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Glass in the Epigrams of Martial

Glass in the Epigrams of Martial

The Verses of Martial, which were composed between A.D. 83 and 102, mostly in Rome, contain 12 explicit references to objects made of glass (for which Martial uses the noun vitrium or the adjective vitreus), together with two references to "Vatinian cups" (calices Vatinii) , which appear to be made of glass, and several references to objects of "crystal" (identified by the nouns crystalla [crystal] and crystallinum [a crystal object]). The verses also contain single references to specularia (windows) and diatreta, which are frequently taken to be glass vessels with openwork. Collectively, these passages provide us with anecdotal information about the uses of glass, the collection of broken glass for recycling, and the importation of glass from Egypt, toward the end of the first century A.D. The following pages contain texts and translations of the passages in question, and my attempts to interpret them from the point of view of a student of Roman glass.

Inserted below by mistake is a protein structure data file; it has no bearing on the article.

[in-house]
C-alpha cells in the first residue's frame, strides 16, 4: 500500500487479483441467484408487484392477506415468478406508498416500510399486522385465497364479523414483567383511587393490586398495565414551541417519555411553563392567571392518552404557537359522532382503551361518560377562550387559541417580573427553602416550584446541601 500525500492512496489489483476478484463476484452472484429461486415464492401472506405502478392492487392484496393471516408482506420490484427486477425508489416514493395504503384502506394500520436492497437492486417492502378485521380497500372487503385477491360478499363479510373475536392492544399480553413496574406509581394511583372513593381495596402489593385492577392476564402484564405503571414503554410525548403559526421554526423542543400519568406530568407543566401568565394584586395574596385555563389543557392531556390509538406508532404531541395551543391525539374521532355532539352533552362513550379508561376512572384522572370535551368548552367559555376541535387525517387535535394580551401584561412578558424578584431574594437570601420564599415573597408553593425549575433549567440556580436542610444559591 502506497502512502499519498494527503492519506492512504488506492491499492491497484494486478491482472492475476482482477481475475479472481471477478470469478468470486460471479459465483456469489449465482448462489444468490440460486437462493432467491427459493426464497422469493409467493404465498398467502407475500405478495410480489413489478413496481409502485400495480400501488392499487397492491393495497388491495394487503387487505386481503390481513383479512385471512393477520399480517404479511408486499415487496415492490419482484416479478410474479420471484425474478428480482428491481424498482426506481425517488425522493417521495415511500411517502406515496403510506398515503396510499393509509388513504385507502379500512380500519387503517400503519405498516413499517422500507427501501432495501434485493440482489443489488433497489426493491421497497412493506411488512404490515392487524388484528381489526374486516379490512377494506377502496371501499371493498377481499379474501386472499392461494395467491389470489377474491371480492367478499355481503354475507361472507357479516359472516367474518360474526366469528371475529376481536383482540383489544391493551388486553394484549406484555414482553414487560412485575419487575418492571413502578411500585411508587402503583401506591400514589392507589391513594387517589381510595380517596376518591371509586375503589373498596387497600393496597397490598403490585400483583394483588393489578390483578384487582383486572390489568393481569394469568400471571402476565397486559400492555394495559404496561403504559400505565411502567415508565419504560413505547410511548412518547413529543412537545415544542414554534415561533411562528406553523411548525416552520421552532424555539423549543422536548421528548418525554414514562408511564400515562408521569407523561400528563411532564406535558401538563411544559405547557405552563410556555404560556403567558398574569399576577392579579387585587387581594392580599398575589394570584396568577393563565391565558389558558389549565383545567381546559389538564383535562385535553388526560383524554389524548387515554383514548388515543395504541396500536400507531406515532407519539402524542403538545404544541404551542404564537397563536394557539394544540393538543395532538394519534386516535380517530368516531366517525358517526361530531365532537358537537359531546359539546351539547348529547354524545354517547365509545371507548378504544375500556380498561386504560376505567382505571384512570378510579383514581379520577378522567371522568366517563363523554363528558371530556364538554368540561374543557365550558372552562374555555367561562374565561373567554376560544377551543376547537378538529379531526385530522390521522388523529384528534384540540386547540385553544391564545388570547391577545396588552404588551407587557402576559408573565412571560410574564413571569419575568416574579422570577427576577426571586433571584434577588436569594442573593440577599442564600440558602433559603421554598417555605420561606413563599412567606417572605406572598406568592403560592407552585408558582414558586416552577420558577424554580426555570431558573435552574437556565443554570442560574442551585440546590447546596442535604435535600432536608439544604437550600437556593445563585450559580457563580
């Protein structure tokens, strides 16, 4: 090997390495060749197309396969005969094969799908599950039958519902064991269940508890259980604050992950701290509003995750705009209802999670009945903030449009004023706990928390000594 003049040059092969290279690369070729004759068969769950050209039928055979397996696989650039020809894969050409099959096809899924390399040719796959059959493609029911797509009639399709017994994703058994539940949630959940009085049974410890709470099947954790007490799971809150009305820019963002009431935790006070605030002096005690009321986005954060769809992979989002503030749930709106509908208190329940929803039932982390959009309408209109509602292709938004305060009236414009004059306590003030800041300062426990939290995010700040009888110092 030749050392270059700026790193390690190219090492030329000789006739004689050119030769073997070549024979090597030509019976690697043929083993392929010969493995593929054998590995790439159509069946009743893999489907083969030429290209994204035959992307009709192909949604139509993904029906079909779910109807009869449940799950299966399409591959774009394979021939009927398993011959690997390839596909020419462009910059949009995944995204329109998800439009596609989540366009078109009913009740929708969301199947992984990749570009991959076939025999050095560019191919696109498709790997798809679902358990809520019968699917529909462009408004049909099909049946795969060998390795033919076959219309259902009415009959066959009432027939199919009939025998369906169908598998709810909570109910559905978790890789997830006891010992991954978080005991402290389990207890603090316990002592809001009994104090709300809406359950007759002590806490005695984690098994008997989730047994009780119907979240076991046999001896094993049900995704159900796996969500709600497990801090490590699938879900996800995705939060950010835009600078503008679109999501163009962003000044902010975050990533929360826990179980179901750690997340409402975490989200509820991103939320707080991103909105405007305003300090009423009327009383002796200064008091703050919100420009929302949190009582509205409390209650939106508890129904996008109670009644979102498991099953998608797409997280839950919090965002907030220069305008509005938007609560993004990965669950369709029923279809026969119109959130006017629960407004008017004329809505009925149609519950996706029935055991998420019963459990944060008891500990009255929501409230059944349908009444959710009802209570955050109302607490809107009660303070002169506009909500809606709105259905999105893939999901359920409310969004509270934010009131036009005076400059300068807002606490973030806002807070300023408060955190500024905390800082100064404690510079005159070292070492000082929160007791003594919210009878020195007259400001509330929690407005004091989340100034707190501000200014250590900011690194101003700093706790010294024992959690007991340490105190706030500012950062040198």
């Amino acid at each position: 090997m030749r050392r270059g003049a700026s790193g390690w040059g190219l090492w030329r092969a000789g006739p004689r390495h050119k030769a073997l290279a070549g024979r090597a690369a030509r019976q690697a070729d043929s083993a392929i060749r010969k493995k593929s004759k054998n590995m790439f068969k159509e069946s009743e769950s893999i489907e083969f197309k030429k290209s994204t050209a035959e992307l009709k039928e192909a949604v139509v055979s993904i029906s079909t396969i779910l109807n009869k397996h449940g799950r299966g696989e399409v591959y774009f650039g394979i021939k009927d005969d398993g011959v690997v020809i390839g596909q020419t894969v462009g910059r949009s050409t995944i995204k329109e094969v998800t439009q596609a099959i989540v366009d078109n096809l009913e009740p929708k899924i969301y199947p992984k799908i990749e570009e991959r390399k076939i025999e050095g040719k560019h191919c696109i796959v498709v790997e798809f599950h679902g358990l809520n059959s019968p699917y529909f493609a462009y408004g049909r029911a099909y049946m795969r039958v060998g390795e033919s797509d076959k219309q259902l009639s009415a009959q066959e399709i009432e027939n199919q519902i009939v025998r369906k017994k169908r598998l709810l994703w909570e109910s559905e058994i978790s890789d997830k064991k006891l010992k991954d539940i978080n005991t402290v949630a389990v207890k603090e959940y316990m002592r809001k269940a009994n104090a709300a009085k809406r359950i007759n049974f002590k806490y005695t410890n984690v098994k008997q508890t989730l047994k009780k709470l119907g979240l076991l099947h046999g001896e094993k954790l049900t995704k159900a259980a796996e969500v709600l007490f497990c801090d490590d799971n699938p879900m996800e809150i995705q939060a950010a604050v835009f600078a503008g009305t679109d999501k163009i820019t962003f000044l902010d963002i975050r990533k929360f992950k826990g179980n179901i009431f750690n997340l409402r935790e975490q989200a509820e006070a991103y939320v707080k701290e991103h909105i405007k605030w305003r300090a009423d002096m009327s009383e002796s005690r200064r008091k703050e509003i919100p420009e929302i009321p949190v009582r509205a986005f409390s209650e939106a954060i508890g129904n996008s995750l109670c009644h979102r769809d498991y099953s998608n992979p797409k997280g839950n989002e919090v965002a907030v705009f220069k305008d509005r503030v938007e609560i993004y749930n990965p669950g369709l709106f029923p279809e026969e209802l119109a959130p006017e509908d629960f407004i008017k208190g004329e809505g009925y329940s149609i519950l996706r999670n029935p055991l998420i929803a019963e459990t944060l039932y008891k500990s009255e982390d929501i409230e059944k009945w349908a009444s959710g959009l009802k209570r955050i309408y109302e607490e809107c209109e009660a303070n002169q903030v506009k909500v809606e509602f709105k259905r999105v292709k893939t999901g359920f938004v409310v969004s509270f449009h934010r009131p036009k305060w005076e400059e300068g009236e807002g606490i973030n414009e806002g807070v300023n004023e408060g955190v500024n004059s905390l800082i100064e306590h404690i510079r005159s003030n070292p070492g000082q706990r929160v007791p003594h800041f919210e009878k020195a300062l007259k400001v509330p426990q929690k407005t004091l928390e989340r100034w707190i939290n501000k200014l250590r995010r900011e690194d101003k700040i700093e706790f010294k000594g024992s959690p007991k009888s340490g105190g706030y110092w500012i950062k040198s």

Marcus Valerius Martialis was born at Bilbilis (now Calatayud, Spain) about A.D. 40.1 He was, he tells us (at 10.65.3–4 and 7), a real Spaniard, but he received a Roman education (9.73.7–8). He settled in Rome about 64. Here, it is probable that he was supported by wealthy friends, who may have included the younger Seneca. Martial acquired a modest fortune, and he entered the equestrian order during the reign of Titus (79–81). He boasted that the handwriting of his slave was known to caesares (1.101.2), presumably Titus and Domitian (r. 81–96), and he dedicated Book 8 of his Epigrams to the latter. Despite his success at Rome, Martial found the city frivolous and expensive. About 87, he retreated to the small town of Forum Cornelii, between Bologna and Imola in northern Italy, but he returned to Rome shortly afterwards. Martial retired to Spain in 98, the younger Pliny helping to pay the cost of his relocation,2 and he died there in or about 104.